Watching two videotapes simultaneously today, jurors in the Enron Internet trial learned that prosecutors previously presented an inaccurate version of a stock-analyst conference that's key to the government's case.
While ex-CEO Jeff Skilling could be seen talking in unedited raw video from the actual January 2000 conference that's at the heart of the criminal accusations, next to it the government's edited evidence tape instead cut from Skilling to show one of the defendants addressing the conference.
The prosecution's star witness, Ken Rice, testified today that he now realizes the government showed him something other than the actual conference tape. The former CEO of Enron Broadband Services said that led him to incorrectly testify that the controversial segment from defendant Rex Shelby was shown to analysts at the conference.
Prosecutors had introduced the video, with the brief Shelby segment included, to support their claims that executives lied to analysts about the capabilities of EBS' technology at the conference to inflate the company's worth. The stock price rose within a day of the conference from $54 a share to $72 a share.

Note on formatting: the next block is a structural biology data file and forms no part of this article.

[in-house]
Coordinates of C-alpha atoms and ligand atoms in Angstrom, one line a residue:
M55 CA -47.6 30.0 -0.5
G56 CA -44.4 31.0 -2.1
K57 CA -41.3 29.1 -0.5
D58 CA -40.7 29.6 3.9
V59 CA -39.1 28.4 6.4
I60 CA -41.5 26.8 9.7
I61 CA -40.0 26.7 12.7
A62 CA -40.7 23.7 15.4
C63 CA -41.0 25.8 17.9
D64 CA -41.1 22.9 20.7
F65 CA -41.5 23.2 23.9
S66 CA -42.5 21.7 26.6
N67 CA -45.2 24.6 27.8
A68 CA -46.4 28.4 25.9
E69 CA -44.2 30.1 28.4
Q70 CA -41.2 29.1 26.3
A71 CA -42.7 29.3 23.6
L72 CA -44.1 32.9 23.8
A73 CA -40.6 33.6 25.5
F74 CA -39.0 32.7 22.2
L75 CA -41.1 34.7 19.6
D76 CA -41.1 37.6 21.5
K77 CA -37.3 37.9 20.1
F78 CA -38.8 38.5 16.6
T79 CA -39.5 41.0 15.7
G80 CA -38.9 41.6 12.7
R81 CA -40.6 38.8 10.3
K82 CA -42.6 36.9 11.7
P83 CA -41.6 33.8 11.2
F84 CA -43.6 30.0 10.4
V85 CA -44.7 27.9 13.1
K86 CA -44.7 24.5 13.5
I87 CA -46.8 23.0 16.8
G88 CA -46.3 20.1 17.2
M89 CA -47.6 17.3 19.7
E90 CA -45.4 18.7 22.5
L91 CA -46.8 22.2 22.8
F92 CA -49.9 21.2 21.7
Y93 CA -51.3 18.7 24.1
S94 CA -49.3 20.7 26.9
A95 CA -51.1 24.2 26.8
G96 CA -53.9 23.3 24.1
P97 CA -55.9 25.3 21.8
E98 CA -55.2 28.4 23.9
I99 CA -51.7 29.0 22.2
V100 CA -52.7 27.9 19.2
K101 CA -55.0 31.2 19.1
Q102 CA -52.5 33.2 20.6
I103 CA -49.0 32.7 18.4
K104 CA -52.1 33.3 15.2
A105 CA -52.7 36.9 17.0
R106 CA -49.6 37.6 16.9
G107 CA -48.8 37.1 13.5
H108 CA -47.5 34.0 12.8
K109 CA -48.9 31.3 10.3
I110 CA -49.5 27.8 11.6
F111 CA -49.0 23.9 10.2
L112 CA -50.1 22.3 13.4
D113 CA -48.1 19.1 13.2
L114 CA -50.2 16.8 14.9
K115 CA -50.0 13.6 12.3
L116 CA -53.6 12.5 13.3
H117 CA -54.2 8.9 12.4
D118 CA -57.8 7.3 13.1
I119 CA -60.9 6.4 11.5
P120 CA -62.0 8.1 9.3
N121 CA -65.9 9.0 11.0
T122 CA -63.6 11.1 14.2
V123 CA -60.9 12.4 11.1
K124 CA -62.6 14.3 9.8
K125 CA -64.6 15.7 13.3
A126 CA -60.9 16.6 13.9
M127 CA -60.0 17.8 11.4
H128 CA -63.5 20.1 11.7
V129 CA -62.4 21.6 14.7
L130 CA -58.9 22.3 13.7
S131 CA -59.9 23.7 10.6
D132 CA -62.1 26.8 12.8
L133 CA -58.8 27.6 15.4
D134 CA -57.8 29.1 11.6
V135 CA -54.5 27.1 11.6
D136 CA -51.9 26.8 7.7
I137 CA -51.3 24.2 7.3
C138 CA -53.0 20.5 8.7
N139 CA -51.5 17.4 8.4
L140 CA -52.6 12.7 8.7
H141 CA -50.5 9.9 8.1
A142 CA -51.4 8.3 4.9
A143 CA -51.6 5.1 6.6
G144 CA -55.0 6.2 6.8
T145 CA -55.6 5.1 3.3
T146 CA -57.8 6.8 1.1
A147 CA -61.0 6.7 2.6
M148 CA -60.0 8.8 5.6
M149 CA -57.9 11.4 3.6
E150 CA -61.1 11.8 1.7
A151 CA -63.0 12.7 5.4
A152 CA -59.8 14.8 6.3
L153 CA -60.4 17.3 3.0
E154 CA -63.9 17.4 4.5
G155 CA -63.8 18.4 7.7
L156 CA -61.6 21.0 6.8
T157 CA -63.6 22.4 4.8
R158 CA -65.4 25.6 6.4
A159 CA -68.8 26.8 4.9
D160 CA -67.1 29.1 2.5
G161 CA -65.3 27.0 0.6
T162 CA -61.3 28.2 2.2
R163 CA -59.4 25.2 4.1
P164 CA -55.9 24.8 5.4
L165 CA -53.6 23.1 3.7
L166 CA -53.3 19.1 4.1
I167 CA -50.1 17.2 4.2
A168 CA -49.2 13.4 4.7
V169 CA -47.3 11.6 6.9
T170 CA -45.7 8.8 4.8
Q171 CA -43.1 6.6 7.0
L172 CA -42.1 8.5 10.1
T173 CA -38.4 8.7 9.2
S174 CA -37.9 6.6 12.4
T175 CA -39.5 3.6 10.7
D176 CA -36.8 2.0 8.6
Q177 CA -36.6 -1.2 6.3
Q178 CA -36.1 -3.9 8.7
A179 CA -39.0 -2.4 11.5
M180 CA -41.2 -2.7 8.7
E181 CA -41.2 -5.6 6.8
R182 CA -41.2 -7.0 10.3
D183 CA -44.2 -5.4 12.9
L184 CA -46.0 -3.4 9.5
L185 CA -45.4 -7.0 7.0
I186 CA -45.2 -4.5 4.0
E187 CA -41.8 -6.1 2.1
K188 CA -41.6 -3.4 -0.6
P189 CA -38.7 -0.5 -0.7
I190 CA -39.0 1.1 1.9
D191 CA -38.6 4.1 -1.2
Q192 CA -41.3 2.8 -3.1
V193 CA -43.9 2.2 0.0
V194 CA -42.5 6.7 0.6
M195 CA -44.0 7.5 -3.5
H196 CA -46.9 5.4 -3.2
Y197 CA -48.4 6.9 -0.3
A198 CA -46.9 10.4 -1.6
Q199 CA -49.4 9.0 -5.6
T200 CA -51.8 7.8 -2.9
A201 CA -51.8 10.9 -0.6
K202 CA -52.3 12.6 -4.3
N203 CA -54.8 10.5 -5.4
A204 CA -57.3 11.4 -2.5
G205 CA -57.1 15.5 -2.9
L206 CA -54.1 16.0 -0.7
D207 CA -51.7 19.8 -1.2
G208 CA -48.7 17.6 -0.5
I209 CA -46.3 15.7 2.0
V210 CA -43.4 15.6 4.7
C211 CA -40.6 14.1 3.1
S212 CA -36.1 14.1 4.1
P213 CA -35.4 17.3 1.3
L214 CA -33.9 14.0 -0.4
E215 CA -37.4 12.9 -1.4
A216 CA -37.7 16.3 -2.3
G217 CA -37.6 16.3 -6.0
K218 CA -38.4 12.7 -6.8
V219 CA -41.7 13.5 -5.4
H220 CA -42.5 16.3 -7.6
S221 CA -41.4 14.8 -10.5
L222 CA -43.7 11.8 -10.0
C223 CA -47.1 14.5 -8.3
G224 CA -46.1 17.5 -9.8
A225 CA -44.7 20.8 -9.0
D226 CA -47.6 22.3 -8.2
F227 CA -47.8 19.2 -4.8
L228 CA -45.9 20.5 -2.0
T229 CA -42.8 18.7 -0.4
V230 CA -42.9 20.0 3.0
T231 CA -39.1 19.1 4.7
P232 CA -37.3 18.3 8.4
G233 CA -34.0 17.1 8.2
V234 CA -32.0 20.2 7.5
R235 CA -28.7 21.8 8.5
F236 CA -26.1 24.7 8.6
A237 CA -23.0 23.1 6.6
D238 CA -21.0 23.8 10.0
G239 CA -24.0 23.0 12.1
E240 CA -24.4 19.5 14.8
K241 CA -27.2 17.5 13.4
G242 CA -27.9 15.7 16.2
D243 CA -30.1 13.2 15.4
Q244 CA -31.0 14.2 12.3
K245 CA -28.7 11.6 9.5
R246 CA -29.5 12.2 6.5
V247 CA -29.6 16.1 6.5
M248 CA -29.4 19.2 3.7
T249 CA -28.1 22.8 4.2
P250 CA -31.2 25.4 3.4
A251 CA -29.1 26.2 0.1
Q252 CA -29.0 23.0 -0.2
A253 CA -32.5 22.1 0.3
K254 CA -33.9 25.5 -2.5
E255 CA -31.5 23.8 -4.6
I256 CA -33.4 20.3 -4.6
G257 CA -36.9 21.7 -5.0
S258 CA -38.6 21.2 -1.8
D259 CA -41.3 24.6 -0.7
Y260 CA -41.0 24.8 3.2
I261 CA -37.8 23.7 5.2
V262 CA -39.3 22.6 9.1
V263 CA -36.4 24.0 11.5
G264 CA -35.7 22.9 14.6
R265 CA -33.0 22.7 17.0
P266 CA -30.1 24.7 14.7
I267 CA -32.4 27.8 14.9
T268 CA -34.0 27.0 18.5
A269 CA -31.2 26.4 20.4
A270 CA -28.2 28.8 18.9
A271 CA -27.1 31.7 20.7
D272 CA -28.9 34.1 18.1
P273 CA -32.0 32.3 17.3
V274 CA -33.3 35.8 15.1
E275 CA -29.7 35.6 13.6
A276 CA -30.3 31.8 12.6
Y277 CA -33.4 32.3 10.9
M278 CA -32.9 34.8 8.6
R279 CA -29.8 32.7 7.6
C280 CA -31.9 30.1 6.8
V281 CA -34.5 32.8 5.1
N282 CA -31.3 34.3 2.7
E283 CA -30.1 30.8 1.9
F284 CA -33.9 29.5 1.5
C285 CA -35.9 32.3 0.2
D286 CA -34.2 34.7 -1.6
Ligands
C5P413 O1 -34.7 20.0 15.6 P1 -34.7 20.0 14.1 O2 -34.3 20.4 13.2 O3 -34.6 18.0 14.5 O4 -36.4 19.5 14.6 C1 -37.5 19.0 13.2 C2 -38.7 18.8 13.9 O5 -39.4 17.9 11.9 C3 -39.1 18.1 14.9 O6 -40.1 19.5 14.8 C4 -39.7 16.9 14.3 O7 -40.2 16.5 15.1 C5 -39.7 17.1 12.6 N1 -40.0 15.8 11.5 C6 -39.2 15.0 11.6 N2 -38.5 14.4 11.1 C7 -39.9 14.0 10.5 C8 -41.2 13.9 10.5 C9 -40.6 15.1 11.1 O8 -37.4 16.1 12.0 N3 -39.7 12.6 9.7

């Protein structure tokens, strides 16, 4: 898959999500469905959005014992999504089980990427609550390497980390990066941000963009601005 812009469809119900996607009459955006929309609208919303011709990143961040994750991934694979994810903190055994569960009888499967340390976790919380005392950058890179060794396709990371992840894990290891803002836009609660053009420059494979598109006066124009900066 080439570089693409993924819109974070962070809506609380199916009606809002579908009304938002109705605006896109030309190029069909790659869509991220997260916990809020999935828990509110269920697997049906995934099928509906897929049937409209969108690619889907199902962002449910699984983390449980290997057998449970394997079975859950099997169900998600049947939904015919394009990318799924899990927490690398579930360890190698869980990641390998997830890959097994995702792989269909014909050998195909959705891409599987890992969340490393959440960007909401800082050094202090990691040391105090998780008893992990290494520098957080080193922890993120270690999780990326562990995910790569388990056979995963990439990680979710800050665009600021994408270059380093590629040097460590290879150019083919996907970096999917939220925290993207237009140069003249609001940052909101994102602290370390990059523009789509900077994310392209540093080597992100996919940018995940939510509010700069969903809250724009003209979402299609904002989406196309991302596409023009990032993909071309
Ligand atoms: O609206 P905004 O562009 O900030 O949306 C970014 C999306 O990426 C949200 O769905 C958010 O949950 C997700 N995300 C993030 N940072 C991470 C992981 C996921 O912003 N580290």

Rice said he'd seen the government's video before testifying. When prosecutor Ben Campbell showed it to him in court Tuesday, Rice testified then that he was surprised that Shelby was talking about the network operating system as up and running when it wasn't.
In questioning from defense attorney Tony Canales, Rice said he knew Shelby had taped the segment in question and that it was slated to be shown to the analysts.
Rice told Canales he thought about this a lot of over the weekend and even talked to his Washington, D.C.-based lawyer about whether he'd been shown the wrong tape and convinced himself he did see the Shelby segment shown at the analyst conference.
"It's very serious when the government offered something in evidence that turns out to be phony," said Mike Ramsey, the lawyer for ex-Chairman Ken Lay. Ramsey and Skilling's lawyer Daniel Petrocelli have been in court watching the Rice testimony, which could be repeated in their clients' trial next year.
Ramsey said the government has all the raw footage of the conference and it "knew or should have known that their edited version didn't match reality."
Prosecutors haven't yet explained how the false information got before the jury. They are expected to call a witness to the stand who supplied the edited tape to the government with the Shelby segment in it.
Tom has this story as well, and he thinks the prosecution can clean things up on redirect by admitting they goofed and getting witness Rice to reaffirm what he'd said before. Nobody's perfect, and there's plenty of other evidence to go around, right? I'm sure that's approximately what they're hoping. I'll be very interested to see how it plays out. Stay tuned.Posted by Charles Kuffner on May 02, 2005 to Enronarama | TrackBack